Title III of the ADA divides covered buildings and facilities into two categories: "Public Accommodations" and "Commercial Facilities."

A public accommodation is responsible for meeting the ADA requirements for removal of barriers. (However, areas of a public accommodation that are used only by employees as work areas are not subject to this requirement. In such case, “reasonable accommodation” under Title I of the ADA must be made for employees with a disability to enter and use those areas.)

A public accommodation must provide auxiliary aids when they are necessary to ensure effective communication with persons who have hearing, vision or speech impairments (“Auxiliary Aids and Services”). A public accommodation must also meet the technical requirements for alterations and new construction.

The responsibilities for providing auxiliary aids and for removal of barriers do not apply to commercial facilities. (However, "reasonable accommodation" under Title I of the ADA must be made for employees with a disability to enter and use the facility.)

We use the criteria below to determine in which category a building or facility falls.

Public Accommodation

A "public accommodation" is a private entity that owns, leases ( or leases to), or operates a “place of public accommodation.” The place of public accommodation is a private facility whose operations affect commerce and fall within at least one of 12 categories:

  • Place of lodging (e.g an inn, hotel or motel).
  • Establishment serving food or drink (a restaurant, bar, or other establishment serving food and drink).
  • Place of exhibition or entertainment (a movie house or theater).
  • Place of public gathering (an auditorium, lecture hall, or convention center).
  • Sales or rental establishment (a bakery, grocery store, clothing store, or other sales or rental establishment).
  • Service establishment (a dry cleaner, bank, barber shop, beauty shop, travel agency, shoe repair service, office of an accountant or lawyer, pharmacy, insurance office, professional office of a health care provider, or other service establishment).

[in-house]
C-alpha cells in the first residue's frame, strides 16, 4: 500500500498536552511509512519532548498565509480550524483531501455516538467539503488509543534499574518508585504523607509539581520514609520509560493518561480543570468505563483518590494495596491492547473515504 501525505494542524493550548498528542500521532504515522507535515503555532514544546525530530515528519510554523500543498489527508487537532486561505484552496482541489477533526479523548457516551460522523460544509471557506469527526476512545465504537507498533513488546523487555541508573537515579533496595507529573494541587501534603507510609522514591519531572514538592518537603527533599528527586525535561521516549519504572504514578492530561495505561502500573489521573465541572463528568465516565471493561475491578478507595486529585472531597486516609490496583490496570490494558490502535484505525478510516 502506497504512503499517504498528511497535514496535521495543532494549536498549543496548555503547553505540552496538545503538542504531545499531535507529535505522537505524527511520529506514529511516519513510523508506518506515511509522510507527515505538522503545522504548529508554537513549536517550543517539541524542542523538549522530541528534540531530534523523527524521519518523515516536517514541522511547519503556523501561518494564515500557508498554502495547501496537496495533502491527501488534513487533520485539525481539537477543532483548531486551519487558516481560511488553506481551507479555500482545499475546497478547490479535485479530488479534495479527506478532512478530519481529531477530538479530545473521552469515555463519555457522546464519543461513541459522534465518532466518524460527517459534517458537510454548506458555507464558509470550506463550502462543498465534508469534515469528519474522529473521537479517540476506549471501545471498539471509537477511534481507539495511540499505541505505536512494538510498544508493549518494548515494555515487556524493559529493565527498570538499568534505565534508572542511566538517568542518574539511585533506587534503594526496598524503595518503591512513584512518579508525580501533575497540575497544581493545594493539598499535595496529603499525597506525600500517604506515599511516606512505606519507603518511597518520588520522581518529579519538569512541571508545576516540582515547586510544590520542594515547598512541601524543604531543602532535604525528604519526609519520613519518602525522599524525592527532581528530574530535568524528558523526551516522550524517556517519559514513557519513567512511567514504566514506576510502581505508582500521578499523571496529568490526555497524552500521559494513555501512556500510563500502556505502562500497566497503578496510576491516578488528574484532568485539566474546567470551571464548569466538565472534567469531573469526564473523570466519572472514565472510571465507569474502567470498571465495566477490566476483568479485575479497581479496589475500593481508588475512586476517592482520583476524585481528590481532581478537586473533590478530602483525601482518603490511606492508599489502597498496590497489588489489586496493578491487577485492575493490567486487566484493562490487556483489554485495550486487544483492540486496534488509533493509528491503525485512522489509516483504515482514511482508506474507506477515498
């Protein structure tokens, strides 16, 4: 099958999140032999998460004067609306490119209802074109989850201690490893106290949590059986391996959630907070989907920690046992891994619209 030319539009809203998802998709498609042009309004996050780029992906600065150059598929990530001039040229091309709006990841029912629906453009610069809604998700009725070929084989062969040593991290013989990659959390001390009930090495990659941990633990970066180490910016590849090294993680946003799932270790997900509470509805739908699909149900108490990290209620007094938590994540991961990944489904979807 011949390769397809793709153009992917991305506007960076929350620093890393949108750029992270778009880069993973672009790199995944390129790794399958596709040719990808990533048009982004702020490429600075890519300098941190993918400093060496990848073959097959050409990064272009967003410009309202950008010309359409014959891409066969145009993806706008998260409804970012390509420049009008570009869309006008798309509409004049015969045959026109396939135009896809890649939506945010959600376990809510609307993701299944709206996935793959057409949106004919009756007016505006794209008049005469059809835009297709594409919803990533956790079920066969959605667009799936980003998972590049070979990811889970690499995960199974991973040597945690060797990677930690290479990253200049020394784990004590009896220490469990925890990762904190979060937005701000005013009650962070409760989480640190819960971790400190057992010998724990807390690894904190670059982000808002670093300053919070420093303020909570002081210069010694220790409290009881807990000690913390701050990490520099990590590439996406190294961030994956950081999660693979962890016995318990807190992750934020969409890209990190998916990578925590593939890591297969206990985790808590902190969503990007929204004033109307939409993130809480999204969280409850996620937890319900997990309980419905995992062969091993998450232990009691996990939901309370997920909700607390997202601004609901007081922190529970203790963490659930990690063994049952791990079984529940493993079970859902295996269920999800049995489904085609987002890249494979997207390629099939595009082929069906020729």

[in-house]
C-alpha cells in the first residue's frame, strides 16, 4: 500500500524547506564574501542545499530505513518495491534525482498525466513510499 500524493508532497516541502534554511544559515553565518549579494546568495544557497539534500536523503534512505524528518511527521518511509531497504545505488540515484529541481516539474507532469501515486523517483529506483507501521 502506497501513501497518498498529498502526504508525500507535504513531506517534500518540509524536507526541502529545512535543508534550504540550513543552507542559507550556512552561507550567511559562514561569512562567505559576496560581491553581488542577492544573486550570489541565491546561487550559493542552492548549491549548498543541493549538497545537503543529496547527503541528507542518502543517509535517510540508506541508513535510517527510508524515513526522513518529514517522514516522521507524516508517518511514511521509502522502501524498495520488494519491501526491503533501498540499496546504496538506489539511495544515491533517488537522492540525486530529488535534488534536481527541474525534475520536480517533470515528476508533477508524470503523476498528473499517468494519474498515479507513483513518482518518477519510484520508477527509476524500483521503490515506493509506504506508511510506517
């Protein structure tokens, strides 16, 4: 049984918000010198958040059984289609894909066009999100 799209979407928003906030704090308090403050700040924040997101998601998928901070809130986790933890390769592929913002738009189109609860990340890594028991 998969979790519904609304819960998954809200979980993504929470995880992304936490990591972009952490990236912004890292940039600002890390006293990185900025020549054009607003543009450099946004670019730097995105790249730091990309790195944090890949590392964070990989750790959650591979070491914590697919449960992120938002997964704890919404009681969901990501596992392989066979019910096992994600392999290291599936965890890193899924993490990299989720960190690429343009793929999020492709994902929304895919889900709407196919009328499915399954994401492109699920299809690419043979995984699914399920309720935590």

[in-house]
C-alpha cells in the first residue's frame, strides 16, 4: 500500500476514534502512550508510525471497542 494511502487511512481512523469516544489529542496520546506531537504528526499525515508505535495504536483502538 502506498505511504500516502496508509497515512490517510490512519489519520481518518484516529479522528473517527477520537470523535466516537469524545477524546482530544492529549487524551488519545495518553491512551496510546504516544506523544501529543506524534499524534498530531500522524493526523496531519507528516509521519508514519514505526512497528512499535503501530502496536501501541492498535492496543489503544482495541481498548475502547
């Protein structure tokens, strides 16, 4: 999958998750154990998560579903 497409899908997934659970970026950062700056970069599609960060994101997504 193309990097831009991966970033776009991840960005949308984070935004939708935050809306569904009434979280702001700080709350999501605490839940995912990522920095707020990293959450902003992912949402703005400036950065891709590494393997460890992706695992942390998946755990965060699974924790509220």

• Station used for specified public transportation.
  • Place of public display or collection (a museum, library, or gallery).
  • Place of recreation (a park, zoo, or amusement park).
  • Place of education (a nursery school, elementary or secondary school, undergraduate or post-graduate private school, or other place of education).
  • Social service center establishment (day care center, senior citizen center, or food bank).
  • Place of exercise or recreation ( a gymnasium, health spa, or other place of exercise or recreation).

The requirements described are the responsibility of the public accommodation — not the place of public accommodation. However, the requirements do not extend beyond the place of public accommodation to other areas of the facility.

Commercial Facility

A "commercial facility" is a facility intended for non-residential use by a private entity and whose operations affect commerce. Examples are office buildings, warehouses, factories, and other buildings in which employment may occur.

While a public accommodation contains areas that are meant for the public’s use, a commercial facility is built for a private business and its employees. For instance, an office building that is occupied by a single tenant and contains no places of public accommodation would be considered a commercial facility. According to an interpretation from the Justice Department, it is possible for part of a building to be a commercial facility while other portions are public accommodations.

In order to prepare a comprehensive survey of ADA compliance, Lloyd Miller & Associates visits the subject site to walk the property, determine what, if any, barriers exist and what conditions are considered to be “readily achievable” items under the ADA Guidelines. The survey requires taking measurements in addition to performing visual observations. A report with photographs is prepared utilizing the Building Owners and Managers Association International Guidelines to arrive at our conclusion and recommendations. Estimated costs are prepared to advise the Owner and Lender what reasonable costs can be expected to bring the property into compliance.